Brian McCowan, Zondits staff, 11/30/2023
With the purchase of a 120,000-acre site in Arkansas that sits above the giant Smackover Formation, a huge limestone aquifer spanning 600 miles across several states from Texas to Florida, Exxon Mobil (Exxon) plans to become a major U.S. supplier of lithium. Lithium is a critical element in modern rechargeable batteries, including those used in electric vehicles.
The land was purchased earlier this year and Exxon is now preparing to initiate its first lithium drilling operation. The Smackover aquifer has been tapped for decades for oil, gas, and Bromine brine, according to the Liskow Energy Law Blog, and now multiple mining firms in addition to Exxon are exploring the Smackover aquifer for lithium.
The lithium in the aquifer is suspended in a brine solution which will be extracted and processed to segregate the lithium content. The depleted brine, termed tailbrine, is then reinjected into the aquifer. This direct extraction method differs from most large-scale lithium production which relies on large evaporation ponds. Exxon states that this extraction process is less expensive with lower environmental impacts than evaporation processes.
According to Liskow, Arkansas offers an advantage for drilling sites, as past legislation and court cases have dealt with brine mining for bromine production for over a decade. The processes are similar, setting legal precedence for the lithium mining operations. Locating Smackover drilling sites in other states would likely involve considerable negotiation over drilling rights, as previously awarded drilling rights are typically not broad enough to cover the extraction of lithium brine.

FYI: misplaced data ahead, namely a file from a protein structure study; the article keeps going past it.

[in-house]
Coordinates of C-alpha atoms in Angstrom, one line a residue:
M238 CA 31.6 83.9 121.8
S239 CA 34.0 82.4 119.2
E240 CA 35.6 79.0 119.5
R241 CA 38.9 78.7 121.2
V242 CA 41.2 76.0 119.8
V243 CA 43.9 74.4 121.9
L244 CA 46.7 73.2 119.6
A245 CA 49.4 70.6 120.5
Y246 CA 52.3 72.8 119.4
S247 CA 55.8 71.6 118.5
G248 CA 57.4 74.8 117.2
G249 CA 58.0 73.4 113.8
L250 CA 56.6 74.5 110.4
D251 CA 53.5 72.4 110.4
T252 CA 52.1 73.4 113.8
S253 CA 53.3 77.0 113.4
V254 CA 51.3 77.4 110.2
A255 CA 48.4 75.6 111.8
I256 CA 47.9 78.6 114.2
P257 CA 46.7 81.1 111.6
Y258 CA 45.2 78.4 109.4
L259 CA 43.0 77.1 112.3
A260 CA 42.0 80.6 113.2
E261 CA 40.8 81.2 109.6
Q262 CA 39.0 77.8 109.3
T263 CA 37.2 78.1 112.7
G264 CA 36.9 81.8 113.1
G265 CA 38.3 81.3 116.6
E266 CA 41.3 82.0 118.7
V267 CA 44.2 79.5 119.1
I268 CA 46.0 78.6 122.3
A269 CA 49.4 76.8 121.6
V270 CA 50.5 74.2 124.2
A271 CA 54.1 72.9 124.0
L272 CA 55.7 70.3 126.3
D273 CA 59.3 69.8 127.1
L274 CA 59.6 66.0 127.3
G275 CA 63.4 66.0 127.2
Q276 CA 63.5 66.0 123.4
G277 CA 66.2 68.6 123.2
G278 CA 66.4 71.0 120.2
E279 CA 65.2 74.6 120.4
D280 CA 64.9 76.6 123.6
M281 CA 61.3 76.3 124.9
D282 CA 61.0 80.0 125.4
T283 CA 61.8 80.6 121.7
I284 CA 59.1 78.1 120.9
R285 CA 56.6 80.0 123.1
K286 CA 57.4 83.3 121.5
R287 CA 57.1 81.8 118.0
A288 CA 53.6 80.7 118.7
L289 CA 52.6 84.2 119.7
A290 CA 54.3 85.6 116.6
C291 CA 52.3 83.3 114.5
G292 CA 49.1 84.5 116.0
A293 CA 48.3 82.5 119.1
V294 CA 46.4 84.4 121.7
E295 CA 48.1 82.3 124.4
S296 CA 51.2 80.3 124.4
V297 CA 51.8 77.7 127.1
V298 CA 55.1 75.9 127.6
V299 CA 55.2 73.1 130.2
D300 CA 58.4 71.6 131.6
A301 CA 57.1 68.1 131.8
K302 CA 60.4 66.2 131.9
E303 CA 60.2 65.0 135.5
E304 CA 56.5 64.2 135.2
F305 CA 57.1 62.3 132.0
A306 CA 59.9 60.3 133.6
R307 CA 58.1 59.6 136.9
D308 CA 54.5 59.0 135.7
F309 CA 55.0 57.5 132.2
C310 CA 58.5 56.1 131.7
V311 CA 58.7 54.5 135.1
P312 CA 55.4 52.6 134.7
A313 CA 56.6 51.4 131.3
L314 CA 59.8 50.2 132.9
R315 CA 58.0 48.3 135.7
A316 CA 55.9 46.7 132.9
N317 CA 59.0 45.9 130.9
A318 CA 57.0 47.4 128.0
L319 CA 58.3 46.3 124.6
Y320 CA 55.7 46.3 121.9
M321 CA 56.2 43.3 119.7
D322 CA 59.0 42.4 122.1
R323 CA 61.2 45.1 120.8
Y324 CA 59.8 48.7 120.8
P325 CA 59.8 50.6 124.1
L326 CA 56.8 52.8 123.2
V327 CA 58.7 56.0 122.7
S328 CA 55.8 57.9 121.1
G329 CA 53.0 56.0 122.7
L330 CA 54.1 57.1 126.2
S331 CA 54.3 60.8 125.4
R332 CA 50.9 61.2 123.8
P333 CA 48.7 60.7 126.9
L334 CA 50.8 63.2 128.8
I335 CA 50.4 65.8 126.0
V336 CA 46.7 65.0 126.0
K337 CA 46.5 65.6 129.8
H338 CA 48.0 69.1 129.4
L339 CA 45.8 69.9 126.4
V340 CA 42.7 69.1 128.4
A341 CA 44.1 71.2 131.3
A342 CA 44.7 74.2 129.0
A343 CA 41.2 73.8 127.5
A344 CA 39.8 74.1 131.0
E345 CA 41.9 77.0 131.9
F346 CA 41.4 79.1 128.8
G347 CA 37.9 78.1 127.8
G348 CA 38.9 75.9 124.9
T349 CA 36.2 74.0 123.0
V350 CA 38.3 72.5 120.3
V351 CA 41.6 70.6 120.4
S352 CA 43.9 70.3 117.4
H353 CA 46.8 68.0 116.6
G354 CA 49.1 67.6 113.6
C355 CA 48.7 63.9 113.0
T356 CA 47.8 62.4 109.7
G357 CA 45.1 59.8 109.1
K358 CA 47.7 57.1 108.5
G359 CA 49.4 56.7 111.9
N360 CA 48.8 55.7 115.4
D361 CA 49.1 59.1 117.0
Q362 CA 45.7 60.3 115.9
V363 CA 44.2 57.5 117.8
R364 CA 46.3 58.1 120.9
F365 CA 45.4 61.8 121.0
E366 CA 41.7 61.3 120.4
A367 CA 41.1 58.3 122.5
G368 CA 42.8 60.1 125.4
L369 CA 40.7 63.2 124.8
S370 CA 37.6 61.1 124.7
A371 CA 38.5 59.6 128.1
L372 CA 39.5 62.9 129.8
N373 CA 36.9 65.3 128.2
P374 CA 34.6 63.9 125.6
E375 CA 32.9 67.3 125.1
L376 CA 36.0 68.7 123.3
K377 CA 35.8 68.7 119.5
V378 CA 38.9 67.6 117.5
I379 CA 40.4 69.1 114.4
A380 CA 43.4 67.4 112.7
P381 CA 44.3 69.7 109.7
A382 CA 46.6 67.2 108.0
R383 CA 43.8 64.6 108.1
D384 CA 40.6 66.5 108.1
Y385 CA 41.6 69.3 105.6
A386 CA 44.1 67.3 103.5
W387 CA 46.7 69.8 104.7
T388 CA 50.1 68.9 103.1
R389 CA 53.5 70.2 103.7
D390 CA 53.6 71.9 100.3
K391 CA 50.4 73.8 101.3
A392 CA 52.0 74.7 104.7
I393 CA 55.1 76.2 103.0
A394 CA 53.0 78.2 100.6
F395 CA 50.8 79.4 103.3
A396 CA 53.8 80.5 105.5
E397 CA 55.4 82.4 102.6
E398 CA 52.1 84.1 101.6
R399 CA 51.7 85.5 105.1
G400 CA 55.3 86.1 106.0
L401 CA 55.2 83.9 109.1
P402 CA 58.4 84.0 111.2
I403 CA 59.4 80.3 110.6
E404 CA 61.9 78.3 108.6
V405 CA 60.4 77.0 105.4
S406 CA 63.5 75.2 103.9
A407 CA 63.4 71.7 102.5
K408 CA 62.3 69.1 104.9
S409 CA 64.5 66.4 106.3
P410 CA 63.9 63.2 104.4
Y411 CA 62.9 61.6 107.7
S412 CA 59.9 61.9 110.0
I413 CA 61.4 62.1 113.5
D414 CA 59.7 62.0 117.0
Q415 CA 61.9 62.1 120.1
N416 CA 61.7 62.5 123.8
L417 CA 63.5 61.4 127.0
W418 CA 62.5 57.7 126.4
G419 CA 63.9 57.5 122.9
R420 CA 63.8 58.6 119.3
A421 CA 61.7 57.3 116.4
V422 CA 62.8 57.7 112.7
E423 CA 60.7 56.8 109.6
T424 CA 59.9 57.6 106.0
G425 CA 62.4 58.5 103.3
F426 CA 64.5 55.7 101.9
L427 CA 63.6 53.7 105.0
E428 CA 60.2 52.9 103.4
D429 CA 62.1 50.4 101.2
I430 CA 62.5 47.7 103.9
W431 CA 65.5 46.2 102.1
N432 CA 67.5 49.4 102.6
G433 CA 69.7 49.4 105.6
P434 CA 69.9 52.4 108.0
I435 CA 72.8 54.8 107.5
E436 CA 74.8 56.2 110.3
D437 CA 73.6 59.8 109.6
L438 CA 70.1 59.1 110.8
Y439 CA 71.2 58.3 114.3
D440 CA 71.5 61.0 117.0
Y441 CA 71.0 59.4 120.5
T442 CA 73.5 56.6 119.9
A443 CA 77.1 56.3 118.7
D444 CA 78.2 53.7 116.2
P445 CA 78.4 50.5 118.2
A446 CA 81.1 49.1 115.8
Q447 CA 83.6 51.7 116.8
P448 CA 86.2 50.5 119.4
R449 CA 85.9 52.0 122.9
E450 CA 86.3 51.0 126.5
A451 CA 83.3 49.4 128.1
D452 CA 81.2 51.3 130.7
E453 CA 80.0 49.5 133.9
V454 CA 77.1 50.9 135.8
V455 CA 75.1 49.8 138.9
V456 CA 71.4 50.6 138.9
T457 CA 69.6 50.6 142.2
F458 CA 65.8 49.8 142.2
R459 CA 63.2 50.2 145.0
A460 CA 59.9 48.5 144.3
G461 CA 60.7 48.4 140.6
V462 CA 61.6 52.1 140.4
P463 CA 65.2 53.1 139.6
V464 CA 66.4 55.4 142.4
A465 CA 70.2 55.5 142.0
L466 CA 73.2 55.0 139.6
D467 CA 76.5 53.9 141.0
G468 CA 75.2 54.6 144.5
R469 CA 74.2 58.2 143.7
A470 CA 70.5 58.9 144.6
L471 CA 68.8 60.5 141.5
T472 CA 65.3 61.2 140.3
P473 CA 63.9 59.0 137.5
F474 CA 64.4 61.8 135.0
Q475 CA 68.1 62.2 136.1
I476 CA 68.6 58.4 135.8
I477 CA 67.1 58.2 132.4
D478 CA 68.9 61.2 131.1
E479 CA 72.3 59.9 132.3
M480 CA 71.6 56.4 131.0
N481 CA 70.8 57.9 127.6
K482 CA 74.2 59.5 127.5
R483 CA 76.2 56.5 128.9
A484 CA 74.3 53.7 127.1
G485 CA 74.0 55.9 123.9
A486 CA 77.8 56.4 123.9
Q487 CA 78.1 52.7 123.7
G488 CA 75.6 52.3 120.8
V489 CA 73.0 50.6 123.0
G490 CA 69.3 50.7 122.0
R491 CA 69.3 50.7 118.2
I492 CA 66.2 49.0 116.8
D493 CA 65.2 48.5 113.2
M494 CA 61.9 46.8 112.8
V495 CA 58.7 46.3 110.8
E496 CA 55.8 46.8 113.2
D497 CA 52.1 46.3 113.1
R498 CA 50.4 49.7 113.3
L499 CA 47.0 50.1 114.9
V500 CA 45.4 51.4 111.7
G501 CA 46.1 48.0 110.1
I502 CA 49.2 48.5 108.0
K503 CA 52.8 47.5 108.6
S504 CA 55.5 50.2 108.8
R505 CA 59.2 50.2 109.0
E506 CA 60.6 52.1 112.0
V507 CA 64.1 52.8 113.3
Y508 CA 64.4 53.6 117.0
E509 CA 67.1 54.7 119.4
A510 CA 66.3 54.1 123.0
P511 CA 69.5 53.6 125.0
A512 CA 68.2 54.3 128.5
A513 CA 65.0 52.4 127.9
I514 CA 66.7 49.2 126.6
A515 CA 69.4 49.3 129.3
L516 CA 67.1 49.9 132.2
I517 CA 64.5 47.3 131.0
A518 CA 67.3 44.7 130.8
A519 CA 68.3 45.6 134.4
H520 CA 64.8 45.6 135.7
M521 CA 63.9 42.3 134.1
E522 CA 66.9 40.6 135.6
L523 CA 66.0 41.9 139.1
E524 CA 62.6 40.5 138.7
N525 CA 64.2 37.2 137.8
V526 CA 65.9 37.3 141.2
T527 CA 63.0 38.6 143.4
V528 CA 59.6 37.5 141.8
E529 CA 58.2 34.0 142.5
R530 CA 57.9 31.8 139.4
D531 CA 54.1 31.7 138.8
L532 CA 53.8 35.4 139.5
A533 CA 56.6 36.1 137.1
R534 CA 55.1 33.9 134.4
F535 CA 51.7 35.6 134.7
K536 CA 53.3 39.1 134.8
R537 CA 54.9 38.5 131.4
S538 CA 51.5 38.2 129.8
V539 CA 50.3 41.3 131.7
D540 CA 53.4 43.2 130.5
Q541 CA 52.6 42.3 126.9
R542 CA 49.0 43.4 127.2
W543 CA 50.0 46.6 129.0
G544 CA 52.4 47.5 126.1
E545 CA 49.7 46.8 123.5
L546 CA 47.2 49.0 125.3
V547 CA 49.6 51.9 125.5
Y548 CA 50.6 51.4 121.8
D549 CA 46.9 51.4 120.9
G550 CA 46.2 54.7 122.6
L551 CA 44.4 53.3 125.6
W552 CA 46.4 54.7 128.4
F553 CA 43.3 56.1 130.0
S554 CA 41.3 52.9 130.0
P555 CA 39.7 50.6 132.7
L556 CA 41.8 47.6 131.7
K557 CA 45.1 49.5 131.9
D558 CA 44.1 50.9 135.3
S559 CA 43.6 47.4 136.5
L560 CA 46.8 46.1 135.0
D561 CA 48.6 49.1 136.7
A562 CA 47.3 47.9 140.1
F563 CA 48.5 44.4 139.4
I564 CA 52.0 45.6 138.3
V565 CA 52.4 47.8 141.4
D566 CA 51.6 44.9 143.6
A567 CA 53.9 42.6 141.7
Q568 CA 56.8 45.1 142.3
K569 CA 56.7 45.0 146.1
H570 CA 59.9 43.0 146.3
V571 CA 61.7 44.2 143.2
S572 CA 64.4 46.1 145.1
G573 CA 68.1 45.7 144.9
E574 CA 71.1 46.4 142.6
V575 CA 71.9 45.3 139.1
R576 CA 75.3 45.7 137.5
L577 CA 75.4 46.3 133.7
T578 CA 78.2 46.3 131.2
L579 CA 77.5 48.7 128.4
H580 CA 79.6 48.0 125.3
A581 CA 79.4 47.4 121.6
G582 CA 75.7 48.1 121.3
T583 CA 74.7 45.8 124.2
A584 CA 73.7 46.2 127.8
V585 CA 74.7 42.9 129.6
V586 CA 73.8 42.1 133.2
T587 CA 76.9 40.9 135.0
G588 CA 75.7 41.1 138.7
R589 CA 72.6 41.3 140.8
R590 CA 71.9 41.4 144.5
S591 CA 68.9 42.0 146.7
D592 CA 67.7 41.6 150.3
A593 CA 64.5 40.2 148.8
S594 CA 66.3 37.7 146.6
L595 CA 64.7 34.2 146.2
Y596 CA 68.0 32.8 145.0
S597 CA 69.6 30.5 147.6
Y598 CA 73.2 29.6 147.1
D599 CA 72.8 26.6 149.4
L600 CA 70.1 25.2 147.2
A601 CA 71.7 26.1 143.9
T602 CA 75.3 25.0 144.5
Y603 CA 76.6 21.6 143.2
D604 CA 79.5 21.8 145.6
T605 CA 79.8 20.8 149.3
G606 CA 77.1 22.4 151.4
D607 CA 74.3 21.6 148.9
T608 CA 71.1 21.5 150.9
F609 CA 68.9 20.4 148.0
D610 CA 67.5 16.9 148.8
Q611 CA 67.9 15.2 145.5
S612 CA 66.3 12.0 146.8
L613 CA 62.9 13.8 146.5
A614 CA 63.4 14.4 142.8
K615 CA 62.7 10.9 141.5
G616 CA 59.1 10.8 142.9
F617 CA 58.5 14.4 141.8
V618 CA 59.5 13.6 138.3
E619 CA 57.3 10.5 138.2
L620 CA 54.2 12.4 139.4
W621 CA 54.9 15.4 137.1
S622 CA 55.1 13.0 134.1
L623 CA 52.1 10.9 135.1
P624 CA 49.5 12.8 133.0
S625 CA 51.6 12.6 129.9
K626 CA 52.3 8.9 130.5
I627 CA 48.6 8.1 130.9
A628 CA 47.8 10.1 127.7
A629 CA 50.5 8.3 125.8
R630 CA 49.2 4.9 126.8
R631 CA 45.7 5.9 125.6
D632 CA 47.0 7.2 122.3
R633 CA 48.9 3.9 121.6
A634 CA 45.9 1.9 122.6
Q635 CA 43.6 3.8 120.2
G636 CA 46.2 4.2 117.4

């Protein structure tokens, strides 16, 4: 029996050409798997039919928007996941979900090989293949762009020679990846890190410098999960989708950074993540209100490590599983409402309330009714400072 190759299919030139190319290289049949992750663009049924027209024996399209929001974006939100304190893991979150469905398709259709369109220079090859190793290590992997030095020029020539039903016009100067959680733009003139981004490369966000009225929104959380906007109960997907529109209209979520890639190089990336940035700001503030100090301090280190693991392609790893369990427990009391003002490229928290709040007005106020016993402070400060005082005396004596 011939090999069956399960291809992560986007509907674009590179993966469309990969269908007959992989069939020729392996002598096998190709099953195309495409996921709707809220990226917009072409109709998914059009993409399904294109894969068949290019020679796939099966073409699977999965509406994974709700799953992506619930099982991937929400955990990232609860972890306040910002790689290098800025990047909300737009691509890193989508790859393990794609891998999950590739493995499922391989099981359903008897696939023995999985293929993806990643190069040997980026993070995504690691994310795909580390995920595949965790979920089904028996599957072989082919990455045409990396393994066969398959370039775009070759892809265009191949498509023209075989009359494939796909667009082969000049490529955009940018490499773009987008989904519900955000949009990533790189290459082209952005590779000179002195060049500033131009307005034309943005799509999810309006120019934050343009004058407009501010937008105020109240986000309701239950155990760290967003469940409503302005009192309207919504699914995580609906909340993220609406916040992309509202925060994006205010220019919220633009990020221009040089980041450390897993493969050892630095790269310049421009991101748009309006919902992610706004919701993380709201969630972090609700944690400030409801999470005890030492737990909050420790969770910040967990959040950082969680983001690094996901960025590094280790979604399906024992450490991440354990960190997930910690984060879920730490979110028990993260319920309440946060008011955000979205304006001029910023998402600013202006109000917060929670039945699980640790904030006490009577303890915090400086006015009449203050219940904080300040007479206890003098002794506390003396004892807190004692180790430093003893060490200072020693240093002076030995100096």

The Smackover operation is part of a $17 billion investment by Exxon in clean energy including carbon capture, hydrogen, and biofuels. The company plans to supply battery-grade lithium by 2027 and aims to support the manufacture of one million electric vehicles by 2030.
Exxon’s Dan Ammann, Low-carbon Solutions President, told CNBC, “We want to get in early. We want to lead the way on domestic production of lithium, do it with a very favorable environmental footprint, and set that as the standard.” Currently, the U.S. relies almost exclusively on lithium imported from Argentina and Chile, and Ammann sees domestic production as crucial for the transition to clean energy. The only operating commercial-scale lithium mine in the U.S. is the Silver Peak mine located in Nevada and operated by the Albemarle Corp. Another Nevada site at Thacker Pass has been embroiled in a legal challenge brought by Indigenous tribes wishing to preserve the history of the U.S. Army 1865 massacre of 30-50 Paiute tribal members including women and children who were hiding in Thacker Pass.
A report published by the battery industry group Li-Bridge predicts that U.S. demand for lithium batteries will grow six-fold by 2030. Although only about 1% of the current U.S. vehicle fleet is electric, EV sales grew 50% in the third quarter of 2023 compared to the same period last year, according to Cox Automotive, an industry marketing group.
Ironically, according to CNBC, a research scientist at Exxon invented the lithium battery in the 1970s but the company ultimately didn’t pursue the technology.